GLENDALE — The City Council on Tuesday instructed city attorneys to review additional legal options after a federal appellate court affirmed a jury's decision this week to award $1.31 million to Edmond Ovasapyan, who was found to be wrongly detained for eight months as part of a murder investigation.
Ovasapyan's attorney, Mark Geragos, blasted the city's continued push back on the court decisions, calling it a waste of taxpayer dollars.
"They are just delaying the inevitable," he said.
Geragos said his legal team had offered a $250,000 pretrial settlement, and then later proposed a $400,000 agreement.
City attorneys took the $400,000 offer to City Council, but it was rejected because City Atty. Scott Howard said it had been proposed to them only days before trial was scheduled to start.
"The way the city of Glendale is acting with taxpayers' money makes the city of Bell look pristine," Geragos said.
The city's options include requesting a rehearing with the three-judge appeals court panel, a hearing with the entire U.S. 9th Circuit Court of Appeals or making a bid to go to the U.S. Supreme Court, Howard said.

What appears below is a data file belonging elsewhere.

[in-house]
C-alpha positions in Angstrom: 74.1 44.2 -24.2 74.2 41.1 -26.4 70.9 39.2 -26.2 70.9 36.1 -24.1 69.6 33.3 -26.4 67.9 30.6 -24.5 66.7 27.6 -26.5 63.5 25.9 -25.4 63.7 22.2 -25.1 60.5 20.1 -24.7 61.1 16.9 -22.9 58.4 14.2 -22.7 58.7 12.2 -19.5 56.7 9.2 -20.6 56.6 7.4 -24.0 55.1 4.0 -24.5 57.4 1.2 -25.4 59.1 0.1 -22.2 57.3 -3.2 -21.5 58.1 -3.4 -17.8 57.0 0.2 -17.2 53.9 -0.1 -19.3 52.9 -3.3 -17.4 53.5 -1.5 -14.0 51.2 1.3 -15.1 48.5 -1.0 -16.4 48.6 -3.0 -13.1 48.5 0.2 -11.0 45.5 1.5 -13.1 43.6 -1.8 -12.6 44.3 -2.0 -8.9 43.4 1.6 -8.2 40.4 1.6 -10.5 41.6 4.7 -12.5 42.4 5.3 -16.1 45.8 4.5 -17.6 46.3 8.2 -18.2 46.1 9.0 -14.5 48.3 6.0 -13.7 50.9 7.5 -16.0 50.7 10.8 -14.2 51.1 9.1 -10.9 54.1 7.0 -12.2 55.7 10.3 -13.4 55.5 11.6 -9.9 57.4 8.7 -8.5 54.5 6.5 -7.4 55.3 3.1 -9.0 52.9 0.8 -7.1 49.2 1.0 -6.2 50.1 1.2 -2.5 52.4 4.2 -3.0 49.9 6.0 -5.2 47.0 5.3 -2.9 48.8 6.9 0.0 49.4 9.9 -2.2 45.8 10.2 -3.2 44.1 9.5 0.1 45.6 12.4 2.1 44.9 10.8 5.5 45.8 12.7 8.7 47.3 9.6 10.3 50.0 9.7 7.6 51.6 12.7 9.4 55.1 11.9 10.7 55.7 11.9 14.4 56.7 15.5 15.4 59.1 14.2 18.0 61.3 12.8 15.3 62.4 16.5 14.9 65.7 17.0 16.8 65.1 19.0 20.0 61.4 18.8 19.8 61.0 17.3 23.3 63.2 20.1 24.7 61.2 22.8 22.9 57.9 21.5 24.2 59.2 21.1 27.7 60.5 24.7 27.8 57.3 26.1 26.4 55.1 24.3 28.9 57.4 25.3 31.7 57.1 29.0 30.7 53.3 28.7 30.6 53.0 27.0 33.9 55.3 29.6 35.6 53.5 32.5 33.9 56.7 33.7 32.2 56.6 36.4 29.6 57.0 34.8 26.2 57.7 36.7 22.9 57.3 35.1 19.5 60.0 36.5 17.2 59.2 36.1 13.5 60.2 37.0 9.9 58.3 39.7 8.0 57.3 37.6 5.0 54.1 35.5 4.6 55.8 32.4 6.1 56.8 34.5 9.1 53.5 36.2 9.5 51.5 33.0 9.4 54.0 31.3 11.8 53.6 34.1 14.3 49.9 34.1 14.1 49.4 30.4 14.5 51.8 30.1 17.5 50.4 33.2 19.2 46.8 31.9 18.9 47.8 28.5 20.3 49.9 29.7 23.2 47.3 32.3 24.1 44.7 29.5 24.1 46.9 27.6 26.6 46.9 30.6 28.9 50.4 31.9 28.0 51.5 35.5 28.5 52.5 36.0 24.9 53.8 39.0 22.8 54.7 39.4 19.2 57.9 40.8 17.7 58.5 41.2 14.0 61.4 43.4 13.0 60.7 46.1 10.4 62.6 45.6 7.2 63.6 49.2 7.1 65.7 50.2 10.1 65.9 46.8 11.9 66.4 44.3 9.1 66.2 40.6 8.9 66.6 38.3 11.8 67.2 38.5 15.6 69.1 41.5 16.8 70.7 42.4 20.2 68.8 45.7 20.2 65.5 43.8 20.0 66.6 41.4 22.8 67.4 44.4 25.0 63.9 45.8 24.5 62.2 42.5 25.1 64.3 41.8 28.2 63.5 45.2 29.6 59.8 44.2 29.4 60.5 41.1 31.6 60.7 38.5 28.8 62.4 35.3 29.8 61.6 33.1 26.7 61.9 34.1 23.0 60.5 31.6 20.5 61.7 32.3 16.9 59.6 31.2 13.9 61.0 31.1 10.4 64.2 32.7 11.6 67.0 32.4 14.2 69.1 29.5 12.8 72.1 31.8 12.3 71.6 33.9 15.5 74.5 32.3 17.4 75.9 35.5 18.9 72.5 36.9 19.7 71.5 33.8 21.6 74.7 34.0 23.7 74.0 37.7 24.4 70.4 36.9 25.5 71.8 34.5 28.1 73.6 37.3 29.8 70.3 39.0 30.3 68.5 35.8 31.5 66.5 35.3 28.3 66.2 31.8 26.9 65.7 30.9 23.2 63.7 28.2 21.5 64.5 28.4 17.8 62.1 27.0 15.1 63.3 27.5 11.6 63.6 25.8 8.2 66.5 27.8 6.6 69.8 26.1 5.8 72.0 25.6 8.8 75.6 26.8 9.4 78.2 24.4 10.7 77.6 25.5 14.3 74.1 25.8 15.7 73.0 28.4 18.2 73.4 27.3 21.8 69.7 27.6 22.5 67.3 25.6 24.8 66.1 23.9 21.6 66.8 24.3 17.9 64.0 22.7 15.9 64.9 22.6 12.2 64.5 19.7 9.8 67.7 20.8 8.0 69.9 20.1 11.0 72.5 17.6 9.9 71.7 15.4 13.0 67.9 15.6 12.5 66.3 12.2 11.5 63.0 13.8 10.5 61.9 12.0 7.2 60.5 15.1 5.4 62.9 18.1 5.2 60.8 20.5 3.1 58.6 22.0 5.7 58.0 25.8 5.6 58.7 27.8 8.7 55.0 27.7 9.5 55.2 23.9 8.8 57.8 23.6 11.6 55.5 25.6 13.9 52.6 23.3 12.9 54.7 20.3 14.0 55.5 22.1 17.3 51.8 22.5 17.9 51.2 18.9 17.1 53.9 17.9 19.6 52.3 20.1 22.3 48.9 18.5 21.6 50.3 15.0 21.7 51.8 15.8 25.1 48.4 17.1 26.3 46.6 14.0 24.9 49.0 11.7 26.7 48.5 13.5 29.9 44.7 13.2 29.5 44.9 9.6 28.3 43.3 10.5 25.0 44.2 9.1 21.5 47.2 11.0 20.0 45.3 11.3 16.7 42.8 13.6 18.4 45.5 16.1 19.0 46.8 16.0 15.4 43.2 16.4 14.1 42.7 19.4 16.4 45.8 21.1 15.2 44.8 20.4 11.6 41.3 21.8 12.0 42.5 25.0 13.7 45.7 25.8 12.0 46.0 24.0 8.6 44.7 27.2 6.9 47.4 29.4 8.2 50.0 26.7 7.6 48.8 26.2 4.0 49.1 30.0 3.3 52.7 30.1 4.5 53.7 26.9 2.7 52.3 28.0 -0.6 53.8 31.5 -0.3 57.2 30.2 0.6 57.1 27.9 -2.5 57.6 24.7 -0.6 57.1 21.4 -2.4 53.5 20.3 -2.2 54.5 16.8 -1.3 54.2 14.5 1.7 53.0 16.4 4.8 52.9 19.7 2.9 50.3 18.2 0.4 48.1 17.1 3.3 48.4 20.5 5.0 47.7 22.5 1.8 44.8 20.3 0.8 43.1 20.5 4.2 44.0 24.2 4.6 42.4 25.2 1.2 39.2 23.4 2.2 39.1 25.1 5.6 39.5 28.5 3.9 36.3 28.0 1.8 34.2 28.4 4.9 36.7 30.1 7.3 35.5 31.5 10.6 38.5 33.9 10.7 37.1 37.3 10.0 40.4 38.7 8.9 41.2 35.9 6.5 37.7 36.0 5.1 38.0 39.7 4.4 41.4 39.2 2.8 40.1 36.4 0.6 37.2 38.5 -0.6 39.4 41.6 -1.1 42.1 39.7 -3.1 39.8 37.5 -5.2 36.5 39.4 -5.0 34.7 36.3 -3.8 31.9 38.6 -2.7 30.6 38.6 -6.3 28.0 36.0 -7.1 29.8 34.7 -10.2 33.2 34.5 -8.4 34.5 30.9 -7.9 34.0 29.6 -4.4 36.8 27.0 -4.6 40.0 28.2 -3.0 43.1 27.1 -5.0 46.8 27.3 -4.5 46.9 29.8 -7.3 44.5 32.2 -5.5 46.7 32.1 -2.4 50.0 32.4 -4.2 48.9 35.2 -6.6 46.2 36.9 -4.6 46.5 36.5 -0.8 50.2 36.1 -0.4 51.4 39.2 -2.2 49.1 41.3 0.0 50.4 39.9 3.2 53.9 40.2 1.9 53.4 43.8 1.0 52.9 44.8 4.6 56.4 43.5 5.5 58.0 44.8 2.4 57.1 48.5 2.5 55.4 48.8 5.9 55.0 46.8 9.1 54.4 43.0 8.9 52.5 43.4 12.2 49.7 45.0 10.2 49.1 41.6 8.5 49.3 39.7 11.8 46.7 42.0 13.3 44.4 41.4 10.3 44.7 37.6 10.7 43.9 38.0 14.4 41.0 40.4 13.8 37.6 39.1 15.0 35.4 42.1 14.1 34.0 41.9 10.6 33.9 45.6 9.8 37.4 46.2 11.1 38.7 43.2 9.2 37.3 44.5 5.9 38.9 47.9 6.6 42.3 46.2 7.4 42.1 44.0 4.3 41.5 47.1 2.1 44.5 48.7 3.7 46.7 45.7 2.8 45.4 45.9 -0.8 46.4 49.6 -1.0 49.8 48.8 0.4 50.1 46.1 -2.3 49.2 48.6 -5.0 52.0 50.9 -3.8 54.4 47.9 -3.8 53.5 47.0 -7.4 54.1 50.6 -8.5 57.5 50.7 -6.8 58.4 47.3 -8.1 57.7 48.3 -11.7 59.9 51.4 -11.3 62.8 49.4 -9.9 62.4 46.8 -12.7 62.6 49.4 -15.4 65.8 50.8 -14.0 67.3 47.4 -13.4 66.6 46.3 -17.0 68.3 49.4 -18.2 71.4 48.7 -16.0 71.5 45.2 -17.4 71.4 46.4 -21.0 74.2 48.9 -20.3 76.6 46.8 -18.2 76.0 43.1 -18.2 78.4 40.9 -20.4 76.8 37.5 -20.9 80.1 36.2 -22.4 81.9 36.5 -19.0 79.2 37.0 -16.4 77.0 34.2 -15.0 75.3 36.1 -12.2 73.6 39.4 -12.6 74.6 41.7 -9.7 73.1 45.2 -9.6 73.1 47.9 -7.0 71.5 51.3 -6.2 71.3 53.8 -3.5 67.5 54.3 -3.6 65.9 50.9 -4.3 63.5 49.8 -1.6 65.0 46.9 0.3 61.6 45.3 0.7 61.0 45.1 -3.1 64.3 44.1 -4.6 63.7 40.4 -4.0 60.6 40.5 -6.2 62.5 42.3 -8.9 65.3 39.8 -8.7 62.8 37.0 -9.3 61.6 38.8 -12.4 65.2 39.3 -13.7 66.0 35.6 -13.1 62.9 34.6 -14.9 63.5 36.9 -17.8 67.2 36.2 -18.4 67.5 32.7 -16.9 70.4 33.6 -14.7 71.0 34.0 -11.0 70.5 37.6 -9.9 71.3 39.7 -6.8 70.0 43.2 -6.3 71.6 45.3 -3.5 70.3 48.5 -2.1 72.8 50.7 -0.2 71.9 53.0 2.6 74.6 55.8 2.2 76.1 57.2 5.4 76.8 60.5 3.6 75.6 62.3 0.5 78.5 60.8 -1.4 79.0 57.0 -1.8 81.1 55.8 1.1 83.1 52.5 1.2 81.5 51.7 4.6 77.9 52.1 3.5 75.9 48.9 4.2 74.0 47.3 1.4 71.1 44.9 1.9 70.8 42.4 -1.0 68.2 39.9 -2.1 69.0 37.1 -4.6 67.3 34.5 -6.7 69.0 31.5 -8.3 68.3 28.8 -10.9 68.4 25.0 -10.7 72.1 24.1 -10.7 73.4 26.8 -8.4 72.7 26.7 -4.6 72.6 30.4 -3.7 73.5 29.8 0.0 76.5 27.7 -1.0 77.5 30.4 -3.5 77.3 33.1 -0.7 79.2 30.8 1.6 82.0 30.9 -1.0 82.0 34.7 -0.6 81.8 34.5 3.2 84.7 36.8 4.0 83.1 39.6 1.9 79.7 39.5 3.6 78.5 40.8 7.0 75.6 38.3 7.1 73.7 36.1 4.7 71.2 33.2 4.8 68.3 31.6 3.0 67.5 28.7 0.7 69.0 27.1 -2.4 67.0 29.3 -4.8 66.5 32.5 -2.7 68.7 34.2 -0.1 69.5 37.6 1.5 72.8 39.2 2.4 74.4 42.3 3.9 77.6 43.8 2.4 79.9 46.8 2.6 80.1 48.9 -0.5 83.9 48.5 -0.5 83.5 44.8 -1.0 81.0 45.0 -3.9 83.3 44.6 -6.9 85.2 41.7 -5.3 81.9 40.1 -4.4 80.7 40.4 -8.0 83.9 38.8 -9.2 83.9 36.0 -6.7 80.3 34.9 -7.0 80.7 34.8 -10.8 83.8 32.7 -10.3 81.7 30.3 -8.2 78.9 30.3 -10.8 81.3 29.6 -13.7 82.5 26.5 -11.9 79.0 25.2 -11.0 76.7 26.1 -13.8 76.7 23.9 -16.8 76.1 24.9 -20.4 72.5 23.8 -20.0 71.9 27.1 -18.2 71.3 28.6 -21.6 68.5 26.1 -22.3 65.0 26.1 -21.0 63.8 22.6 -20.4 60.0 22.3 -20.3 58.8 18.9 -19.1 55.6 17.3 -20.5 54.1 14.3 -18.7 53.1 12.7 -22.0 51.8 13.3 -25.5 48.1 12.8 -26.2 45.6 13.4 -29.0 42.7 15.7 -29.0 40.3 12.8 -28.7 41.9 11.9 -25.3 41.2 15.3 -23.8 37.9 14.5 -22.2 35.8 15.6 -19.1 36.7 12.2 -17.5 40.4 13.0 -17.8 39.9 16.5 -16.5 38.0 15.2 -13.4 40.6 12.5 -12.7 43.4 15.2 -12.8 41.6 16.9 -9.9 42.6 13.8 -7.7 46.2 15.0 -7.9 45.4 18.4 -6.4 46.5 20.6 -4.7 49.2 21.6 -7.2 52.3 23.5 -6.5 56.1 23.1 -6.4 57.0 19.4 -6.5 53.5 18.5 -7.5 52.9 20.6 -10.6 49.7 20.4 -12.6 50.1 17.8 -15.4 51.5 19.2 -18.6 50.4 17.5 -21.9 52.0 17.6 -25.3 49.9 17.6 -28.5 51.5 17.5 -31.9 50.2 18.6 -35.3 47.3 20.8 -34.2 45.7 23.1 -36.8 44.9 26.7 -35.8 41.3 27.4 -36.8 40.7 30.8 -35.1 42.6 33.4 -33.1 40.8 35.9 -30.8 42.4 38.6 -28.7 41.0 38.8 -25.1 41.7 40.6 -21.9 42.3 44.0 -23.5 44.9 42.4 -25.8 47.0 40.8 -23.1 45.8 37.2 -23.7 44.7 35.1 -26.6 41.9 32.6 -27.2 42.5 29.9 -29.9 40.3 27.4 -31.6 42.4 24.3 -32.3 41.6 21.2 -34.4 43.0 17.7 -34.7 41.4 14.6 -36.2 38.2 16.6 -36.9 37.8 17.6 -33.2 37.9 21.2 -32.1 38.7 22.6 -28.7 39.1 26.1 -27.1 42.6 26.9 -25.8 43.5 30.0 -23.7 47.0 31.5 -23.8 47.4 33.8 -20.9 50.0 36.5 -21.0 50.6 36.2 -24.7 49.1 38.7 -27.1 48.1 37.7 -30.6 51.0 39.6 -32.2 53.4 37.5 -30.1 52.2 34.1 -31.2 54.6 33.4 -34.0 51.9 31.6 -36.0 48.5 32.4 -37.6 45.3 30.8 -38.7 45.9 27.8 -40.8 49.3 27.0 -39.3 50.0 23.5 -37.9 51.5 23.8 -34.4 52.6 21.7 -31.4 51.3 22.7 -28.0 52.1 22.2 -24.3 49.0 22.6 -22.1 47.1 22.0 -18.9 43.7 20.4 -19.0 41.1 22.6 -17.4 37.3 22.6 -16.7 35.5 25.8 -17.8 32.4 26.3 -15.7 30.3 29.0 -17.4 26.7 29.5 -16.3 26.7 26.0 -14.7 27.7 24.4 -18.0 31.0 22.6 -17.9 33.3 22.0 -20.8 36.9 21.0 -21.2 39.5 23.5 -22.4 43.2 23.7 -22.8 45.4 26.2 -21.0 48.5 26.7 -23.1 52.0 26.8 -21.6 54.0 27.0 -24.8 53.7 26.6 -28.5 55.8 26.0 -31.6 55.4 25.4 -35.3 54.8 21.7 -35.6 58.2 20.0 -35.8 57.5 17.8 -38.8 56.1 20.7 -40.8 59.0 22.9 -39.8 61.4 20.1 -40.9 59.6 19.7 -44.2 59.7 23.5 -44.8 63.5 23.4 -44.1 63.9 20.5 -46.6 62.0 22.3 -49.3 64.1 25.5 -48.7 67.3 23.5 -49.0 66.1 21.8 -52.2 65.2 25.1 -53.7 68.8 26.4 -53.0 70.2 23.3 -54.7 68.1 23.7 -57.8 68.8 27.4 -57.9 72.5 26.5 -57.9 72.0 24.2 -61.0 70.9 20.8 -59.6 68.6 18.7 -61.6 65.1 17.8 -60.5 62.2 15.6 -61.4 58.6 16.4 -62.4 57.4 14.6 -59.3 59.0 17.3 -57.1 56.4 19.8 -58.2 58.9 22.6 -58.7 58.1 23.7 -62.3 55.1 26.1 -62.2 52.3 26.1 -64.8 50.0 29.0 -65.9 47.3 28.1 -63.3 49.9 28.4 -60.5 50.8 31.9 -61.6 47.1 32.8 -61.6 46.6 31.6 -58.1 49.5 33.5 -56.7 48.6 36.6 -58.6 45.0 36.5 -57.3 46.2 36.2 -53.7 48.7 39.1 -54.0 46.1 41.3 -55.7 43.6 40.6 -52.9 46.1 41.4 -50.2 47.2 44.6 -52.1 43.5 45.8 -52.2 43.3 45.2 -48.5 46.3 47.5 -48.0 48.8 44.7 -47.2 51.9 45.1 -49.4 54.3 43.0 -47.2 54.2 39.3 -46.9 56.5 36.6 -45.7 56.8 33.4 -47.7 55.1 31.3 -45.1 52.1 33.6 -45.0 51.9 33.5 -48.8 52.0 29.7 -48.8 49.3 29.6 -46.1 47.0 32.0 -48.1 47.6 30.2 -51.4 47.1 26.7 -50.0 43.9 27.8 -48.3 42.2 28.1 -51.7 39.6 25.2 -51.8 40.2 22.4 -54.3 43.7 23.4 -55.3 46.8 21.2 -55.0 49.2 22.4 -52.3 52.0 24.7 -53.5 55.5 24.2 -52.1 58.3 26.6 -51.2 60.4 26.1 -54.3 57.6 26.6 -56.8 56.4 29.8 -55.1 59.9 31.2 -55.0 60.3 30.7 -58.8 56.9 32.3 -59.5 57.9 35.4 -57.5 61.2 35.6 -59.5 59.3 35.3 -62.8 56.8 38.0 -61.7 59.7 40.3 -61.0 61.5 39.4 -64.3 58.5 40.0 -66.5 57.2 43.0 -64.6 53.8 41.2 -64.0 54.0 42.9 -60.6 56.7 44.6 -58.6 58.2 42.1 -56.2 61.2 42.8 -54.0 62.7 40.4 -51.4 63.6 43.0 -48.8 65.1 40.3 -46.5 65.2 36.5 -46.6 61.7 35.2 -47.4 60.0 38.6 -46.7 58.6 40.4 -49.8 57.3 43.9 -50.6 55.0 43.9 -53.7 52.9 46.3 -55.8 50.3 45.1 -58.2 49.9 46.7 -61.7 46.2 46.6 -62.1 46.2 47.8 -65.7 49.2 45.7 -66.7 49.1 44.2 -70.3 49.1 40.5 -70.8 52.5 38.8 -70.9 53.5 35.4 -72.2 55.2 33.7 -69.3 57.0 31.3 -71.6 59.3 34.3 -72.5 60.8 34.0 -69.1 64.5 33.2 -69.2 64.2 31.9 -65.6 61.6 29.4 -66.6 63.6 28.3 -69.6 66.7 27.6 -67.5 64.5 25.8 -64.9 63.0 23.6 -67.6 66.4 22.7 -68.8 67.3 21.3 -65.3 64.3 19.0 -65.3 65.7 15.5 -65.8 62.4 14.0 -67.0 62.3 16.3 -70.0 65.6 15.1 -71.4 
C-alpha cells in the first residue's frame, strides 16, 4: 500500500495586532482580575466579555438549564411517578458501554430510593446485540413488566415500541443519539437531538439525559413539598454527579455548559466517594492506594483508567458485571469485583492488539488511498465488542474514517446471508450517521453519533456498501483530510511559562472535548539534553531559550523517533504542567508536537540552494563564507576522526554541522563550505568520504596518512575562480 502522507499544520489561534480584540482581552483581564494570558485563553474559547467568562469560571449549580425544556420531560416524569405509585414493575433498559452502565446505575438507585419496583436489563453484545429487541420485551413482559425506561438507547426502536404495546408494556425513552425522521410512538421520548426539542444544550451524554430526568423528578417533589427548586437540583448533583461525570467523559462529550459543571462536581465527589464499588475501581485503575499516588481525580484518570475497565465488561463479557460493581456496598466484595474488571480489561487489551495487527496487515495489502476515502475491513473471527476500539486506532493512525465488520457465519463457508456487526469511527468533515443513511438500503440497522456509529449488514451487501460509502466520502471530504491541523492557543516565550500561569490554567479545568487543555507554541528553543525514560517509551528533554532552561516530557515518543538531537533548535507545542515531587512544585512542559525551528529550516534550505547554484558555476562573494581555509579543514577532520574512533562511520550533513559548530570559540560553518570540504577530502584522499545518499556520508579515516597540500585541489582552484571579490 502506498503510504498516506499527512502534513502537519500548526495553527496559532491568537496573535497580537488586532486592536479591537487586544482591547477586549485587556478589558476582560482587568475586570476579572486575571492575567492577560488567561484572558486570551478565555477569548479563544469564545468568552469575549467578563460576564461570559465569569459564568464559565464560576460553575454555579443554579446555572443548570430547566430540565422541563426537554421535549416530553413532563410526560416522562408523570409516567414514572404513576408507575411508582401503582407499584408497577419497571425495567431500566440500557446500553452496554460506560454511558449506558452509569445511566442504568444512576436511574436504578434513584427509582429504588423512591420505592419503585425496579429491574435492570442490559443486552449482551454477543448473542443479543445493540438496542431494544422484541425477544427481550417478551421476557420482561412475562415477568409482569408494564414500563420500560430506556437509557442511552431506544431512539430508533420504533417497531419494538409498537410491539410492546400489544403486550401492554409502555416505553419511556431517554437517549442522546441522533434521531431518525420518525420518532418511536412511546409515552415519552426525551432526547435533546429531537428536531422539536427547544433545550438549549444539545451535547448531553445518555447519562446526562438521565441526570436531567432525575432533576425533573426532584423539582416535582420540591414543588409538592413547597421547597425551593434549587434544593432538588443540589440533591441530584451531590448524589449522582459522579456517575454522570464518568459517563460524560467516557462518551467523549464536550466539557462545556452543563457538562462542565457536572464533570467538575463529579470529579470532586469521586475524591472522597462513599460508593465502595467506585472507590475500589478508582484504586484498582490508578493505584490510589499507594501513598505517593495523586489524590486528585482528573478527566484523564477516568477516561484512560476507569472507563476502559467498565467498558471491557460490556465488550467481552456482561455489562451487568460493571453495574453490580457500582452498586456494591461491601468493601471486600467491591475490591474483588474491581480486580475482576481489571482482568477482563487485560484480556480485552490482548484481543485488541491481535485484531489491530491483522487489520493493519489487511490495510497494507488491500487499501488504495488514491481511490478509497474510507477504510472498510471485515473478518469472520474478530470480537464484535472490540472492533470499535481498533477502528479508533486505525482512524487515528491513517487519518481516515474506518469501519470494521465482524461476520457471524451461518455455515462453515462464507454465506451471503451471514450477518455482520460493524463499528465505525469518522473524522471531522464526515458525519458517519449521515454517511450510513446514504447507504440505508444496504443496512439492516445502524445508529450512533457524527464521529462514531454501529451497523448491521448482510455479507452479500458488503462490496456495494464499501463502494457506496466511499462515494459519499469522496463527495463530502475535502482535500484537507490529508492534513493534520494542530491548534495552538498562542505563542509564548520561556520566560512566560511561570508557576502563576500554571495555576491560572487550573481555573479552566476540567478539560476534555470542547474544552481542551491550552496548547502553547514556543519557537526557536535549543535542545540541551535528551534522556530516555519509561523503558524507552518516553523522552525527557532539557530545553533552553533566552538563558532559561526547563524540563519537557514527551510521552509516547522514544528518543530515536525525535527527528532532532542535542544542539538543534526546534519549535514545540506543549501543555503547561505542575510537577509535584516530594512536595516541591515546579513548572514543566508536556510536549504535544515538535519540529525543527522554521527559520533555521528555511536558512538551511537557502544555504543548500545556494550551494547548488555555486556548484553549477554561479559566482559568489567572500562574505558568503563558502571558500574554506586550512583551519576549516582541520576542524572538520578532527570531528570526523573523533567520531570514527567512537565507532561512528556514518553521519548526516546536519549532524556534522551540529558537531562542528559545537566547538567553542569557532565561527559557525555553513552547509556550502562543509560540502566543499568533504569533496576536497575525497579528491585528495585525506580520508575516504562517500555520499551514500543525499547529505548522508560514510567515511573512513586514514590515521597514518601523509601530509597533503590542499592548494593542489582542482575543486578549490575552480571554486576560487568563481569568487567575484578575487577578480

"We know going into this we are looking at an uphill battle," he said.
Ovasapyan was awarded the money in February 2009 after the jury determined that he had been wrongly locked up while the Los Angeles County district attorney's office decided whether to move forward with his case in the 2005 shooting death of a 21-year-old Glendale resident, Christopher Shahanzari.
At the time of the murder, police determined there was enough probable cause to arrest him, and turned their case over to the county district attorney's office, which decided to file murder charges.
He remained in county jail while awaiting a preliminary hearing.
Two police detectives eventually collected DNA evidence at the shooting that led to another suspect, who was identified by Shahanzari's mother as the alleged shooter. Those pieces of evidence eventually exonerated Ovasapyan.
On Monday, the appellate panel concluded that evidence showing that Glendale police officers lacked probable cause to arrest Ovasapyan was sufficient to support the federal jury's decision.
Howard said his staff expected the panel to engage in an in-depth analysis of the case given the issue and its background.